The present study examined functioning and rehabilitation needs among individuals with self-reported disability following COVID-19. The study used a mixed-method design, including PRO, tests of body functions and focus groups with visual drawings.
The quantitative data showed substantial rehabilitation needs among the participants. On the REHPA scale fatigue, exhaustion, breathing and concentration were reported as the primary causes of loss of functioning. In addition, headaches, balance (motor control), decreased muscle strength and muscle- and joint pain were prevalently reported. The participants also showed low health related quality of life (Median EQ-5D-5L: 60).
There was a large variation on the scales indicating that the degree of rehabilitation needs and quality of life varied within the group.
The tests of body functions showed an overall performance as could be expected in healthy persons in the same age range, with the exception of the 30 s-STS where the median is lower than expected (20).
In the focus groups, the participants described that persistent symptoms affected their daily lives including concentration, memory, lack of energy and drive, fatigue and persistent headaches.
The symptoms fluctuated, and the participants attributed fluctuations to specific activities or to having exceeded their own limits. Consequently, they tried to adjust their activities to avoid aggravating symptoms. The participants further expressed a need for guidance to meet their rehabilitation goals. However, they experienced that their wishes for knowledge, clinical assessment and referral to rehabilitation were not met. This left them with a feeling of powerlessness.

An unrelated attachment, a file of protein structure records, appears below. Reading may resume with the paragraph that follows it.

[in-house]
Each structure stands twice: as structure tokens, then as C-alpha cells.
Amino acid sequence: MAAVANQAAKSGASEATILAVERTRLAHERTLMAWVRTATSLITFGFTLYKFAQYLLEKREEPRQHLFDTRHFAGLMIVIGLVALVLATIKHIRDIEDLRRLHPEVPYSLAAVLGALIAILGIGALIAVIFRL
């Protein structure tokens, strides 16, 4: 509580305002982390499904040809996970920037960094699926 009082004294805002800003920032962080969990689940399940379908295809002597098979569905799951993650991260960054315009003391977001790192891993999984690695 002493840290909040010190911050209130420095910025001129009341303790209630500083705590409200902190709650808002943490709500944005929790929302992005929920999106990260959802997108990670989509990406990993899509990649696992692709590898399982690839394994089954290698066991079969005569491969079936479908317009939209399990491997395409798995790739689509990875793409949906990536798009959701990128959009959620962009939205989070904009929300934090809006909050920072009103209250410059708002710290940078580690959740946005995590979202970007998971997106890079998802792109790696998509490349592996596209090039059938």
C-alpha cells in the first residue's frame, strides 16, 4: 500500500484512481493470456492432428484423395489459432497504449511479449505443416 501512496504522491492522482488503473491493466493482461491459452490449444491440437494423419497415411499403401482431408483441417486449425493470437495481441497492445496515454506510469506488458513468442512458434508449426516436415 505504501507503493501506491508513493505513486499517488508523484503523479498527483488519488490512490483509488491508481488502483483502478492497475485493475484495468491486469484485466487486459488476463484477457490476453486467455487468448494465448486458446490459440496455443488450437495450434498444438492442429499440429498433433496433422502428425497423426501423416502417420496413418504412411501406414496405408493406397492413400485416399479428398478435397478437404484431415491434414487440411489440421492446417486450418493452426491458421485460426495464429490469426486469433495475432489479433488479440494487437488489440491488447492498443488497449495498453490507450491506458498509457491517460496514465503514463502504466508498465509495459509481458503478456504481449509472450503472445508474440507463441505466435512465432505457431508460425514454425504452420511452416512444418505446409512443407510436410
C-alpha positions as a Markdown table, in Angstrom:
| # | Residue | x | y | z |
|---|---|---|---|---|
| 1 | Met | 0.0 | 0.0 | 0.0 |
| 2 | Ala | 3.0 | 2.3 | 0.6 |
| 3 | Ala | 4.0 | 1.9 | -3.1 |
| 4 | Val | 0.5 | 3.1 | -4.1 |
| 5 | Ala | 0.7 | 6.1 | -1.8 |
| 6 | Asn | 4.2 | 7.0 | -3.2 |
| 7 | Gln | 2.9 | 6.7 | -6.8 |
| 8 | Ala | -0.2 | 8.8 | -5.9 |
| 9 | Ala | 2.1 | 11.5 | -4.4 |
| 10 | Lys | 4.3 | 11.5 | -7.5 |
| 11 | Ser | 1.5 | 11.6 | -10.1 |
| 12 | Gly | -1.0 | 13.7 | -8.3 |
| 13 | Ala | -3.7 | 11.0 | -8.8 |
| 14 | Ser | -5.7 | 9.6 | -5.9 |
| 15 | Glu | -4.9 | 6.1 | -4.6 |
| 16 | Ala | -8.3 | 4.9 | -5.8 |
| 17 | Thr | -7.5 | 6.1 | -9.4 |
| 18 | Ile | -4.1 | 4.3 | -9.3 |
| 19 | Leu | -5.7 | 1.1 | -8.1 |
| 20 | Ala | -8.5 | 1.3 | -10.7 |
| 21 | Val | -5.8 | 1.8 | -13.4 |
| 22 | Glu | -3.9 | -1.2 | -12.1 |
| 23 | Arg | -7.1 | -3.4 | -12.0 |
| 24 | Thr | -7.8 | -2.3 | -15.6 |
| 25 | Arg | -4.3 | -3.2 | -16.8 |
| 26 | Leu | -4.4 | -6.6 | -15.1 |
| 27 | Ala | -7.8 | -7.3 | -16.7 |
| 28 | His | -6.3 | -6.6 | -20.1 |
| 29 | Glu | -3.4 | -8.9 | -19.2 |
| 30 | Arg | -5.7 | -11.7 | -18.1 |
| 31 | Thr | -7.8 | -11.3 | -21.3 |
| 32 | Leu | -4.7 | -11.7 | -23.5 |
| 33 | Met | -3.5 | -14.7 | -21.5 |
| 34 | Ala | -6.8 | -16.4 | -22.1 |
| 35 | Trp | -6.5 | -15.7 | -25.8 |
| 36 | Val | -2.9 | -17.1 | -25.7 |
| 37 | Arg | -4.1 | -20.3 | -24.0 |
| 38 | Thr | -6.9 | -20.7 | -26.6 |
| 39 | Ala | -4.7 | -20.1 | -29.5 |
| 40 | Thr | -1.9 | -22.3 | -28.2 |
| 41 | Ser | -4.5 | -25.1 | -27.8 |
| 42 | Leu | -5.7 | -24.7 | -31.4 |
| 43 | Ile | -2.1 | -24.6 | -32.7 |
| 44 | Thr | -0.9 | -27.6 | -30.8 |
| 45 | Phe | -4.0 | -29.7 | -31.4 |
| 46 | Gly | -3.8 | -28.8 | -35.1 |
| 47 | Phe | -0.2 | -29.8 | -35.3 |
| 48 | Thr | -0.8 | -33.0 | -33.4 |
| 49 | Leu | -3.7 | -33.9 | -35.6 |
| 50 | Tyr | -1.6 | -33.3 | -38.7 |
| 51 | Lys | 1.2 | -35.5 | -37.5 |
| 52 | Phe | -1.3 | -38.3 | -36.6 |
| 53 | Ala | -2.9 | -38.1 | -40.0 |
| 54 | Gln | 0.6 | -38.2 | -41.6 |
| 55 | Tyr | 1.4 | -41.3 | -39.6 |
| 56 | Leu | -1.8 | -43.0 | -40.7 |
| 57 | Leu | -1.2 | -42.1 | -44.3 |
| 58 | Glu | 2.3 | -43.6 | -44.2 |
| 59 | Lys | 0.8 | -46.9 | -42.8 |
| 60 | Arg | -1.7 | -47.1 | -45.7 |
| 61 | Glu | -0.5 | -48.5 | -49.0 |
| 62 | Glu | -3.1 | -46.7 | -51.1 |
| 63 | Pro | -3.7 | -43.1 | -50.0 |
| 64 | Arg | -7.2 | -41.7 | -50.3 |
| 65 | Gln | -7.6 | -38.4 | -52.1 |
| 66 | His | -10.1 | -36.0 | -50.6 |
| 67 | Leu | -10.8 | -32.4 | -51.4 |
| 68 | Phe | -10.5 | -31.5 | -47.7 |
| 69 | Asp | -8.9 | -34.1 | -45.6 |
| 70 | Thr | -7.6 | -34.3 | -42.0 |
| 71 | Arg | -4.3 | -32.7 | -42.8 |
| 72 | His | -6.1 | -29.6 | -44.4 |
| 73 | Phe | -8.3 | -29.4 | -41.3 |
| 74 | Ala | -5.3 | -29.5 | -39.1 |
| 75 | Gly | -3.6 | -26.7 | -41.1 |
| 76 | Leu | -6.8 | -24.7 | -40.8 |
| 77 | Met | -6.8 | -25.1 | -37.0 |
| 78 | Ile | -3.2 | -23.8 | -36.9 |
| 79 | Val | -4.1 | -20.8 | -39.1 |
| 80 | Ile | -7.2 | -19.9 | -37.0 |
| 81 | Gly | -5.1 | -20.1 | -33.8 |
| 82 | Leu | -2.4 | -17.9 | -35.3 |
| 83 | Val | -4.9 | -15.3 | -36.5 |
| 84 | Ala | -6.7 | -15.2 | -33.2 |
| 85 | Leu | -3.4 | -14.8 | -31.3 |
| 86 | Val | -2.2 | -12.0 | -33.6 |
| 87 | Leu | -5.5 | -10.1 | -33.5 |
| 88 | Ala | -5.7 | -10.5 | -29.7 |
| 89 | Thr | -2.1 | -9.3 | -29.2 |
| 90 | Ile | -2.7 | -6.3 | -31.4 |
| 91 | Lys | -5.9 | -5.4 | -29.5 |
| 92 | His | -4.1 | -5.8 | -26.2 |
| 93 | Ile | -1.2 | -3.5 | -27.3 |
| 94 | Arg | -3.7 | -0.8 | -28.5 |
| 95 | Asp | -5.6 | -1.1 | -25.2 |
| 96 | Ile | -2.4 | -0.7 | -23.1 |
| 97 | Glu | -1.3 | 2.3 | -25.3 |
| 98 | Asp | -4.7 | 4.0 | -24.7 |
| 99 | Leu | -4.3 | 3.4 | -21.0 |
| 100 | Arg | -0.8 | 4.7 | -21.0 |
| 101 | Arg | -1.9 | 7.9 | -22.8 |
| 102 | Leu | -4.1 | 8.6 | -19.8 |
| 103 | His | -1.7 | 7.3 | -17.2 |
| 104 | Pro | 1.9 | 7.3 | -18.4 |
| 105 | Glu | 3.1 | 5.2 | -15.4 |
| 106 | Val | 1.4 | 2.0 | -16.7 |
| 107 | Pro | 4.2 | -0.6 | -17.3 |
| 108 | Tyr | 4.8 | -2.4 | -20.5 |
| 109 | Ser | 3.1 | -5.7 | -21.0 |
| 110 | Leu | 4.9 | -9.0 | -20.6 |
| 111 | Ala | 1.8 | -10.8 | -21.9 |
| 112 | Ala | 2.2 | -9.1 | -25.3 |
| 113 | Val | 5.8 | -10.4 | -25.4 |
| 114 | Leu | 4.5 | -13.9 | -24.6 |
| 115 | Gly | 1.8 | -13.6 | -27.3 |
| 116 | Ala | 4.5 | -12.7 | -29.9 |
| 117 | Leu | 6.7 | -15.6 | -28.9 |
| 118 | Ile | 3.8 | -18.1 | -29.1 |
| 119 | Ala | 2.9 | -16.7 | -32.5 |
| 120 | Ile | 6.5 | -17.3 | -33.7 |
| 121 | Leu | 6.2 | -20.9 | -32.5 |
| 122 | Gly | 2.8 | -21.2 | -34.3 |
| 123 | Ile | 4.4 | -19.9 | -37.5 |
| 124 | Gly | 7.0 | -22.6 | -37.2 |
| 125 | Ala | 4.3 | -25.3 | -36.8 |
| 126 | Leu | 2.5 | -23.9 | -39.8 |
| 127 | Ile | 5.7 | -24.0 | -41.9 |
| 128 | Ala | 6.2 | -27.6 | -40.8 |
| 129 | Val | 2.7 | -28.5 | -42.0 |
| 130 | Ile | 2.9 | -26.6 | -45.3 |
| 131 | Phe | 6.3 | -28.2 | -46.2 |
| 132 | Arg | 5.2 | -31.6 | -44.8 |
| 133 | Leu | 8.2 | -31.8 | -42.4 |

Nevertheless, the participants' dialogues reflected hope for the future. This hope was both related to how they pictured their lives and to experiences of functions, they had already regained.
Drawing on the ICF tool, the themes from the focus groups to some extent fit in to the following categories:
Theme 1) Persistent symptoms, particularly in regards to categories within body functions: concentration (b140), memory (b144), lack of energy (b130), fatigue (b1308) and headaches (b28010).
Theme 2) Balancing activities in daily living with fluctuating symptoms relates to the described persistent symptoms as well as individual environmental- and personal factors among the participants.
Theme 3) Uncertainty and Powerlessness included a need for directional guidance in order to regain functioning and unmet needs regarding further clinical assessment of persistent symptoms, referral to rehabilitation and returning to work. This theme refers to both environmental- and personal factors. Imbedded in this theme is the need for support (e355 Health professionals).
Theme 4) Hope included the experiences of recovery and hope for the future, which both refers to personal factors and to individual mental functions (e.g., b1265 optimism and b1266 confidence).
Integrated Discussion of Qualitative and Quantitative Findings
Both the quantitative and the qualitative data supported that persons who experience persistent symptoms in the aftermath of COVID-19 struggle with a variety of different symptoms and impairments, which may affect quality of life and functioning.
The PCFS and the REHPA Scale both revealed that the participants had rehabilitation needs regarding regaining functioning and that their quality of life may be affected.
Despite these findings, generally, the participants performed well on tests of body functions, which were almost equivalent to a healthy population within the same age range. The majority of the participants scored higher or close to general references on both the HGS strength test (20) and on the 6 MWT (21, 26). Strength as measured by the 30 s-STS was lower than found in a healthy population (20), but higher than reported in large studies in older populations (27).
This could indicate that the chosen tests of body functions were not sensitive enough or did not target the correct issue. Approximately 40% of the participants indicated difficulties with mobility (EQ-5D-5L) and rehabilitation needs related to balance, decreased muscle strength and muscle- and joint pain (REHPA scale) but the tests of body functions do not reflect difficulties to this extent.
The tests of strength and endurance reflect that the primary causes for limitations in this group may lie within other areas of body functions.